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  • Every year, nature quietly takes us throughmoral lesson that has much to teach us about  

  • how we might relate to certain of the more  dispiriting and despair-inducing moments  

  • in our own development. Beginning in mid-October  in the northern hemisphere, the temperature drops,  

  • the nights draw in, the earth turns cold and hardfog lies low over the land and rain drives hard  

  • across the austere, comatose grey-brown landscapeThere is nothing immediate we can hope for; now  

  • we have nothing to do but wait, with resigned  patience, until something better shows up

  • Far more than we can generally accept, our minds  too have cycles. We cannot be permanently fruitful  

  • or creative, excited or open. There are necessary  times of retrenchment when, whatever we might  

  • desire, there seems no alternative but to stop. We  can no longer be productive; we lose direction and  

  • inspiration. We are immovably numb and sterile. It can be easy to panic:  

  • why should such a paralysed and detached mood  have descended on our formerly lively minds?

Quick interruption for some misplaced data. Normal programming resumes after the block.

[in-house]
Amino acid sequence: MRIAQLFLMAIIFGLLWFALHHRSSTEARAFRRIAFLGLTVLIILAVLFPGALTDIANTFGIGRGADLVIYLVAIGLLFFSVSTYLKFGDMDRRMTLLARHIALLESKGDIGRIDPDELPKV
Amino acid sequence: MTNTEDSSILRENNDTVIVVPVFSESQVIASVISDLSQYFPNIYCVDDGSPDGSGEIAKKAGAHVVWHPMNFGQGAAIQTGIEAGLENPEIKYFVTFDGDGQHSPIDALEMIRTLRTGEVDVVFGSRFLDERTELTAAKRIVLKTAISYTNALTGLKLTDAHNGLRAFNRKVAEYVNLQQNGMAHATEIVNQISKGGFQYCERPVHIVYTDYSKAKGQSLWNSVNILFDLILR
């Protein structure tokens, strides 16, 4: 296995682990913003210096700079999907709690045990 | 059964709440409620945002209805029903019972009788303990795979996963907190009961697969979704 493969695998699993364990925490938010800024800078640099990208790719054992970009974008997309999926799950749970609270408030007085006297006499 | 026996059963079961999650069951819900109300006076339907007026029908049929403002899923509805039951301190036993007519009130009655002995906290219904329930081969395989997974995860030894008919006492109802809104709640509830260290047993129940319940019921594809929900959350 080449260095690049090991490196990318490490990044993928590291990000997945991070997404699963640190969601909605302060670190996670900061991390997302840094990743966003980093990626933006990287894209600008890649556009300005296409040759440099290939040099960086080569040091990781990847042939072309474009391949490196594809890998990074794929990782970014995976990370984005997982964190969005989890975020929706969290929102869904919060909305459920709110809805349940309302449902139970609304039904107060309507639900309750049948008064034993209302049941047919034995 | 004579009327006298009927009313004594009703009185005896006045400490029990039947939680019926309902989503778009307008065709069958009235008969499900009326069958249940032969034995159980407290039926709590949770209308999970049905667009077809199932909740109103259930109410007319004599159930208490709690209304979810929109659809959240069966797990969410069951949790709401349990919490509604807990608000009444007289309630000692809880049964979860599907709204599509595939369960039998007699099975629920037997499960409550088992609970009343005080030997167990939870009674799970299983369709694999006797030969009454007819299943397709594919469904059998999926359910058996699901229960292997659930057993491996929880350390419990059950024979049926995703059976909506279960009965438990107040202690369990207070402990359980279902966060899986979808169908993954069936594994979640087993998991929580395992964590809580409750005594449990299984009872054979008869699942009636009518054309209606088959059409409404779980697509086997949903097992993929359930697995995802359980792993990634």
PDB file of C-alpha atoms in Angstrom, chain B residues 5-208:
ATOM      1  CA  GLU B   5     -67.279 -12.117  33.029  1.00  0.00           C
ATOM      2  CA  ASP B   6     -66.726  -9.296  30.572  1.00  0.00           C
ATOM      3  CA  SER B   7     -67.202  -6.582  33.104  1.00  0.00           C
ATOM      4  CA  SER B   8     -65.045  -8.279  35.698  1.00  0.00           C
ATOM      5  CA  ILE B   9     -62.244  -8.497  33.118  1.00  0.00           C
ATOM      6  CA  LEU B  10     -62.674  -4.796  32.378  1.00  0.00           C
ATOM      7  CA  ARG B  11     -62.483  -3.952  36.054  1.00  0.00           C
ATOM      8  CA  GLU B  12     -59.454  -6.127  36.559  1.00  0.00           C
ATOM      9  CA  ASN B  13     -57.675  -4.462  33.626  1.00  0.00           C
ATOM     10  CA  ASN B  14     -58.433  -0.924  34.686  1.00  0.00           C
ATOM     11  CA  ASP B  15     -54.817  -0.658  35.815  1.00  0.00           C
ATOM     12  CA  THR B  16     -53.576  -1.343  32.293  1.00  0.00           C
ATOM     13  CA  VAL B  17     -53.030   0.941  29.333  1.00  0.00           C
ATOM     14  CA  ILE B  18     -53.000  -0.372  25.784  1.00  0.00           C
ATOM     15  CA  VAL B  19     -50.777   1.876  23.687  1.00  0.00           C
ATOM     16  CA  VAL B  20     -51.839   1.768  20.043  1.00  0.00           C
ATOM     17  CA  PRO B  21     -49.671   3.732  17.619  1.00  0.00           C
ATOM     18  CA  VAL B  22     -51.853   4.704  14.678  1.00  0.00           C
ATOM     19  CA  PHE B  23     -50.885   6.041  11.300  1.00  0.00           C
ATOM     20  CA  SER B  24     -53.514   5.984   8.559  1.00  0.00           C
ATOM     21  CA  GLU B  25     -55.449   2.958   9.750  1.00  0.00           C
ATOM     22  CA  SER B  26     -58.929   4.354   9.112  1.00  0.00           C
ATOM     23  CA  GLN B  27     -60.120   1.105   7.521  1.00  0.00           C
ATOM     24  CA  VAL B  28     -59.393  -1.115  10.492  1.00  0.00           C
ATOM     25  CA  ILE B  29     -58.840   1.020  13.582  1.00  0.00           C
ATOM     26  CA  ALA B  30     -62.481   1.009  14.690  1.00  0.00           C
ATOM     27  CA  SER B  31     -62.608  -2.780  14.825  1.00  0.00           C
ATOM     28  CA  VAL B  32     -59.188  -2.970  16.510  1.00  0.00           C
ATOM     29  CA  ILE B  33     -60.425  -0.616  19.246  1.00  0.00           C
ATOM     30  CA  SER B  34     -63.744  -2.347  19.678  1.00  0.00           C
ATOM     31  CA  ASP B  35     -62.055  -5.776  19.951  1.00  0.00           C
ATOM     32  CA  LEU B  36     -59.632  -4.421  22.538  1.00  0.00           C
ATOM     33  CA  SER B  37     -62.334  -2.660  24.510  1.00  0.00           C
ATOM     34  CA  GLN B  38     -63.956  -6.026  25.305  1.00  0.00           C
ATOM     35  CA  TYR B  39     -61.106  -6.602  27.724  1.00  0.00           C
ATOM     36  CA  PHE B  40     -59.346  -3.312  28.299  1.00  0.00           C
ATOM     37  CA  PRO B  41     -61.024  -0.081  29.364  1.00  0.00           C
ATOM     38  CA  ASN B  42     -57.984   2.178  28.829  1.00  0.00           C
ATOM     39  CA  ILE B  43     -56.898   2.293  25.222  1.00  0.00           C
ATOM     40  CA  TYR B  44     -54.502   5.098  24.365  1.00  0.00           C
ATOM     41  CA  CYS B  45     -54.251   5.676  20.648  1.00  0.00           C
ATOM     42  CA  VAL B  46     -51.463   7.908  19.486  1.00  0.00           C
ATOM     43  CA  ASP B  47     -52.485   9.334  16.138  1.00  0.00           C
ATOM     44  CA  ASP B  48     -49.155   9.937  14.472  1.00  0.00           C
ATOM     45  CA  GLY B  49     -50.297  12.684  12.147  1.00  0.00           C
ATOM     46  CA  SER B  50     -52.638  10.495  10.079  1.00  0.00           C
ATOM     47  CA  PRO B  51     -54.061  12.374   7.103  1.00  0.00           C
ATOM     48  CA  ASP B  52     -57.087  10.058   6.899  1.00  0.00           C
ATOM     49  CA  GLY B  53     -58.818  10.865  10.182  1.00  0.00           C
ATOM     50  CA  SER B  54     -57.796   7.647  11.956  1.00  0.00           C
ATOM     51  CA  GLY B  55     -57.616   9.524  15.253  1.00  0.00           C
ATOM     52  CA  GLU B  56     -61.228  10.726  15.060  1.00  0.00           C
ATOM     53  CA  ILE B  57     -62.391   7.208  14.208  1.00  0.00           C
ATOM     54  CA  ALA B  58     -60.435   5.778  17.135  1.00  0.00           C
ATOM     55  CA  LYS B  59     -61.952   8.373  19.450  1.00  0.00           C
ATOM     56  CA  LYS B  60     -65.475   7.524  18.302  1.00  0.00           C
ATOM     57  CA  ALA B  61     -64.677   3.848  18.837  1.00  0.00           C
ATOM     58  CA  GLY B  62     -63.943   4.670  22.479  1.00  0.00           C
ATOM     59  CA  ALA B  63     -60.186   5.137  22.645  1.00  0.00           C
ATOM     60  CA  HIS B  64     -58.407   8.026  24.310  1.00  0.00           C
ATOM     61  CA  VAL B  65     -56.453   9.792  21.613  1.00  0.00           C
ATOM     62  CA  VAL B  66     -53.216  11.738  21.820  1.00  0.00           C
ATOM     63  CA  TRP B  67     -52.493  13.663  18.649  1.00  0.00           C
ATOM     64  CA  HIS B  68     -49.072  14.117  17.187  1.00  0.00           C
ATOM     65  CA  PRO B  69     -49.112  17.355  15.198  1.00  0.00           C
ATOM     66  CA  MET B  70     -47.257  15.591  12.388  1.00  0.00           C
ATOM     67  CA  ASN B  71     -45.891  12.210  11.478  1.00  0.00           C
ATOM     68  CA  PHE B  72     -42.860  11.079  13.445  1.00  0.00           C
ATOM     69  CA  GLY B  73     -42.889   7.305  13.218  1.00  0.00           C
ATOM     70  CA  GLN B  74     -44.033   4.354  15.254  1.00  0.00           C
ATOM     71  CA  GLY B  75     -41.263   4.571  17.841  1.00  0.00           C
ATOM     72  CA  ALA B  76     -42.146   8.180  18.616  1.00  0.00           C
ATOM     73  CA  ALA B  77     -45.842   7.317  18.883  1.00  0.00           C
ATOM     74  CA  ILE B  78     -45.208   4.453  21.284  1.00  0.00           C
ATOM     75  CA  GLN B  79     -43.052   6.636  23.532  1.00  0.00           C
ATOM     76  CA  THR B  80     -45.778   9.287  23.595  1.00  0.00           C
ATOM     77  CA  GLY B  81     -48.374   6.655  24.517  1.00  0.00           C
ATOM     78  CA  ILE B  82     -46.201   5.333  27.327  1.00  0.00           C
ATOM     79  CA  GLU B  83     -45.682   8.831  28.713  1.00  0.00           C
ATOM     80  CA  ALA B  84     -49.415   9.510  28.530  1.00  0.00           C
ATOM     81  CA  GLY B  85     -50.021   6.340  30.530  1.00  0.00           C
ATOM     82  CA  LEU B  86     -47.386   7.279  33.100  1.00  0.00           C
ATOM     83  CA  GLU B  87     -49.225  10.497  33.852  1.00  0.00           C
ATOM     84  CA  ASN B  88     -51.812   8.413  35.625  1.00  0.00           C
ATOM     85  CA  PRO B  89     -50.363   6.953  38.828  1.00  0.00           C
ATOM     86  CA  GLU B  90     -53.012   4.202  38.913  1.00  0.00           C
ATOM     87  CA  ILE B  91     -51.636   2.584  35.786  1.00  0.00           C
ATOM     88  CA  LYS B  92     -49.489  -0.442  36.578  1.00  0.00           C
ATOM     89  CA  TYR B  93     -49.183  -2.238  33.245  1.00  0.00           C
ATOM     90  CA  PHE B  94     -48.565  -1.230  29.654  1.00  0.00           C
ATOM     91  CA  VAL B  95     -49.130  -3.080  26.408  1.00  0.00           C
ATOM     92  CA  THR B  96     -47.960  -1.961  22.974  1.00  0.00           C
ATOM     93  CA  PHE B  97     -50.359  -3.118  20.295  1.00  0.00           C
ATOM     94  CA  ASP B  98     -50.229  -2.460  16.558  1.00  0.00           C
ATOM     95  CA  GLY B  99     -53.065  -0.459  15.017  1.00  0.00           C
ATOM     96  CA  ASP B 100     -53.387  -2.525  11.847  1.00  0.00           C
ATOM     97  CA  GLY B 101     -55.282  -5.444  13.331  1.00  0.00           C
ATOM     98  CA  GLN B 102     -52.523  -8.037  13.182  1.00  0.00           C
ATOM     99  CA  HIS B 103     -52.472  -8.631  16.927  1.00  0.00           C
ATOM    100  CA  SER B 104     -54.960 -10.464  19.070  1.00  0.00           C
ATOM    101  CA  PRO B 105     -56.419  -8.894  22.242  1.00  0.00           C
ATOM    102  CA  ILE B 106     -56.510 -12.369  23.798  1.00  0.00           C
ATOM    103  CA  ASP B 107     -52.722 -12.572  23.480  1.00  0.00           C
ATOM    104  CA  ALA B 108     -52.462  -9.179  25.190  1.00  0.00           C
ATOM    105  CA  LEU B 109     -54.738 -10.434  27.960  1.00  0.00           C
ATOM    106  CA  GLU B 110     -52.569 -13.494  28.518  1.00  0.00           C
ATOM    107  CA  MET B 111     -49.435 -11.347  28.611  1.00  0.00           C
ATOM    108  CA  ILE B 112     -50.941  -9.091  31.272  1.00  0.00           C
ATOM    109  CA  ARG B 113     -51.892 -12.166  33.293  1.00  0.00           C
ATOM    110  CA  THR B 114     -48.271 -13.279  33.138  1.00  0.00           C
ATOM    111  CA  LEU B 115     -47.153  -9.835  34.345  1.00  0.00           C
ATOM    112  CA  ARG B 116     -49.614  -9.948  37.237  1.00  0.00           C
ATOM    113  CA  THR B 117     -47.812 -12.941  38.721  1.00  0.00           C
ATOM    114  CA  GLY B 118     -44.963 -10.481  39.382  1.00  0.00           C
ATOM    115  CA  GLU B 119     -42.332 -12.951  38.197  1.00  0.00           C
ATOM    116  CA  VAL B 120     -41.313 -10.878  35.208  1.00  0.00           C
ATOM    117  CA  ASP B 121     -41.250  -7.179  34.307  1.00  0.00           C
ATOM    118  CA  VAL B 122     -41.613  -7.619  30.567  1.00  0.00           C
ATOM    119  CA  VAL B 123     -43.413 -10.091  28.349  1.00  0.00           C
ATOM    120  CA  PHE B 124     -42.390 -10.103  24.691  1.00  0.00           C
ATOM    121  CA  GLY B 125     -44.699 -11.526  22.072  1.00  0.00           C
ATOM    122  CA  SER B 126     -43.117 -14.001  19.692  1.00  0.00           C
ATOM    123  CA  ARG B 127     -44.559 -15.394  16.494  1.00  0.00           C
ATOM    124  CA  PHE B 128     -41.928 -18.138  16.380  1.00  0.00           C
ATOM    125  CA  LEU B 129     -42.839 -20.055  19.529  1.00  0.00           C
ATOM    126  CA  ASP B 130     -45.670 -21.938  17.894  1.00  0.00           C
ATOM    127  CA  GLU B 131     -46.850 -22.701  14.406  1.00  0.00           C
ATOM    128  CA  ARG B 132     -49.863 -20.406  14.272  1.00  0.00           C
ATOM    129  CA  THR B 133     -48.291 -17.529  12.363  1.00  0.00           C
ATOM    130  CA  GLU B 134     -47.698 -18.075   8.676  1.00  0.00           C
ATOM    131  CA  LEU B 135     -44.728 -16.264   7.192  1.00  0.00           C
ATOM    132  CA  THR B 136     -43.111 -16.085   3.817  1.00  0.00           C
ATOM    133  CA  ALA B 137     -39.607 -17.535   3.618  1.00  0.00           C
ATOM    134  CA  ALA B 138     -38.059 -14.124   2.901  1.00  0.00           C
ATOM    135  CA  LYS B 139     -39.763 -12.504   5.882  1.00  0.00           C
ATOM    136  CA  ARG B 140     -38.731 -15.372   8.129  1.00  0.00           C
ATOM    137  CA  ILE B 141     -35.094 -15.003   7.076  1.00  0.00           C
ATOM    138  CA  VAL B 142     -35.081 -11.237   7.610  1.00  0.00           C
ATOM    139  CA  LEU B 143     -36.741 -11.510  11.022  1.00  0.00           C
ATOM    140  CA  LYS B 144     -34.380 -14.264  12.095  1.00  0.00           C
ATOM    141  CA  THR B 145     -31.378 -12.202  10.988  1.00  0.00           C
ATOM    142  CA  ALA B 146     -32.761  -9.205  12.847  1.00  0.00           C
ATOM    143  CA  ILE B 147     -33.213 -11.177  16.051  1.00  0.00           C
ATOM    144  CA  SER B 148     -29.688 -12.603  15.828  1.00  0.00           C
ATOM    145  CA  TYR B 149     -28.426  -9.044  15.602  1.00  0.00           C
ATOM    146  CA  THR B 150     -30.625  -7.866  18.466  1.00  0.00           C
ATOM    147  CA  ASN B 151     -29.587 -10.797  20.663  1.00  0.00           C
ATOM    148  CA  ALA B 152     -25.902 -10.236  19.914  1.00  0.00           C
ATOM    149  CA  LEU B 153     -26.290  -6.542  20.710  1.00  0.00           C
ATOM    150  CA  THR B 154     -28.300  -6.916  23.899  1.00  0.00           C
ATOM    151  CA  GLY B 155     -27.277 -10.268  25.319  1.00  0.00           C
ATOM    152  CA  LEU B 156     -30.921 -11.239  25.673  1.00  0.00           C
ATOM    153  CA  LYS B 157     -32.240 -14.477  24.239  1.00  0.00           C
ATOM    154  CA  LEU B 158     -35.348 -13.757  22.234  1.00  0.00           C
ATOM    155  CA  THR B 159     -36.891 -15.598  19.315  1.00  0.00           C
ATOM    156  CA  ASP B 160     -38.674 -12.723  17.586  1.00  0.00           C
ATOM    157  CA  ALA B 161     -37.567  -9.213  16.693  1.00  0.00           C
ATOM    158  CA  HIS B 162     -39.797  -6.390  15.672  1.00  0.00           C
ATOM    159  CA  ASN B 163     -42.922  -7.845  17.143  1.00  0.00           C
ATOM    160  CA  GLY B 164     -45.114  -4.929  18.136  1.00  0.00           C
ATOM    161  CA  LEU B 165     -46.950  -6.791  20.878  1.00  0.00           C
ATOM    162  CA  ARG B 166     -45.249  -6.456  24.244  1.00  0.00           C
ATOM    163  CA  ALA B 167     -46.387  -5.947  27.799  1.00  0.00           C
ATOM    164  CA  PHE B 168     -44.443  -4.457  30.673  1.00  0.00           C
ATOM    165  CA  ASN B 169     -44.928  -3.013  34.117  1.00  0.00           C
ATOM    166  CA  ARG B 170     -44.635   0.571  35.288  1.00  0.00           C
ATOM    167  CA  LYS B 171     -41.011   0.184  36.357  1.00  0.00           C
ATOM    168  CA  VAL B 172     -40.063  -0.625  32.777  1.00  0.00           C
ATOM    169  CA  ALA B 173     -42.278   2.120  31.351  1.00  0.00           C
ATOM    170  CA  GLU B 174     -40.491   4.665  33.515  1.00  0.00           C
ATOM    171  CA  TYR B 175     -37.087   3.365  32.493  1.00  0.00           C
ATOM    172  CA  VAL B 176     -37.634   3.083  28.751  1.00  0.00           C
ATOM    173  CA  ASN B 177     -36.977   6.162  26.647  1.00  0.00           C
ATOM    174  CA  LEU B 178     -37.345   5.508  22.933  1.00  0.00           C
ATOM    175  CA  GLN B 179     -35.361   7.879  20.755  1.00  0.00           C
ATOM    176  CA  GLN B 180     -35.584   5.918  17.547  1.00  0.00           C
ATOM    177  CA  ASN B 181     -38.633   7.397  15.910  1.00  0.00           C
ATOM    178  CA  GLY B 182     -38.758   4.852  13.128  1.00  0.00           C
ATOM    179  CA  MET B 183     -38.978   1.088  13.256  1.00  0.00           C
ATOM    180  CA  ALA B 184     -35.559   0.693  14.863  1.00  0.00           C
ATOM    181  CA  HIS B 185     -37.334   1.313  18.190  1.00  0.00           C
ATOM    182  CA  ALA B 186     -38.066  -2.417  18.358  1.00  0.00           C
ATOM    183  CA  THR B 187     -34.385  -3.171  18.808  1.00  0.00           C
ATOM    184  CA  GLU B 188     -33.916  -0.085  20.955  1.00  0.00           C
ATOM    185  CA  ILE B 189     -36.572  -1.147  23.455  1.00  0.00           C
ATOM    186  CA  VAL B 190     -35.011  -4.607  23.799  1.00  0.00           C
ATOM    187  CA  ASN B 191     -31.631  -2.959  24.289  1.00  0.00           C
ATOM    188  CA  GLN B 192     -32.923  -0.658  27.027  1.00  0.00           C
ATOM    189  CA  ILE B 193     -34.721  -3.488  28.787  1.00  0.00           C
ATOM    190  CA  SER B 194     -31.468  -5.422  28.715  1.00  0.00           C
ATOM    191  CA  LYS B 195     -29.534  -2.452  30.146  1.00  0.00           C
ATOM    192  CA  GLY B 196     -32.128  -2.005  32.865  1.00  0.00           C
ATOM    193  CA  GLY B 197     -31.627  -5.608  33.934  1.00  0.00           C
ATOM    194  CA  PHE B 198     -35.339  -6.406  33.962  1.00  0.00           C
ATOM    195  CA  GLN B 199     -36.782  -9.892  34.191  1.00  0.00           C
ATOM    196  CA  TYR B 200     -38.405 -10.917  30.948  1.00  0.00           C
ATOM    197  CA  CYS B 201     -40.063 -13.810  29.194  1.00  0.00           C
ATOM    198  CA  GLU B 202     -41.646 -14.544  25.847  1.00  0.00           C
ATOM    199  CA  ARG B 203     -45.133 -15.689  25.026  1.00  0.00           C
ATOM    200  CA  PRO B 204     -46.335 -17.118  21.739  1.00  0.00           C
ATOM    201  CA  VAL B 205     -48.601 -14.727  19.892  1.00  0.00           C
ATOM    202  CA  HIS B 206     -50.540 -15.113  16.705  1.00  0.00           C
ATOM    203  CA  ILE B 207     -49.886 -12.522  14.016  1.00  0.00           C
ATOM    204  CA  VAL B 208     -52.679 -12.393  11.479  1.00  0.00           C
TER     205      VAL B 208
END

• Where have all our ideas and hopes gone? What has  happened to our previous animation and gladness

  • We should at such times take reassurance from  the late November landscape. Certainly things  

  • are lifeless, cold and in suspension. But this is  not the end of the story; the earth is like this  

  • not as a destination but as a phase. The deadness  is a prelude to new life; the fallow period  

  • is a guarantor of fecund days to come. All  living organisms need to recharge themselves,  

  • old leaves have to give way, tired limbs must  rest. The dance and ferment could not go on.  

  • It may look as if nothing at all is happeningas though this is a trance without purpose. Yet,  

  • deep underground, at this very  moment, nutrients are being gathered,  

  • the groundwork for future ebullience and dynamism  is being laid down, another summer is very slowly  

  • collecting its strength. As nature seeks to tell us,  

  • we cannot permanently be in flower. We need  moments of repose and confusion. There is  

  • nothing to fear. Things will re-emerge. We should  make our peace with our own midwinters - and lean  

  • on nature’s wise accommodation to strengthen  us in our pursuit of serenity and patience.

Every year, nature quietly takes us throughmoral lesson that has much to teach us about  

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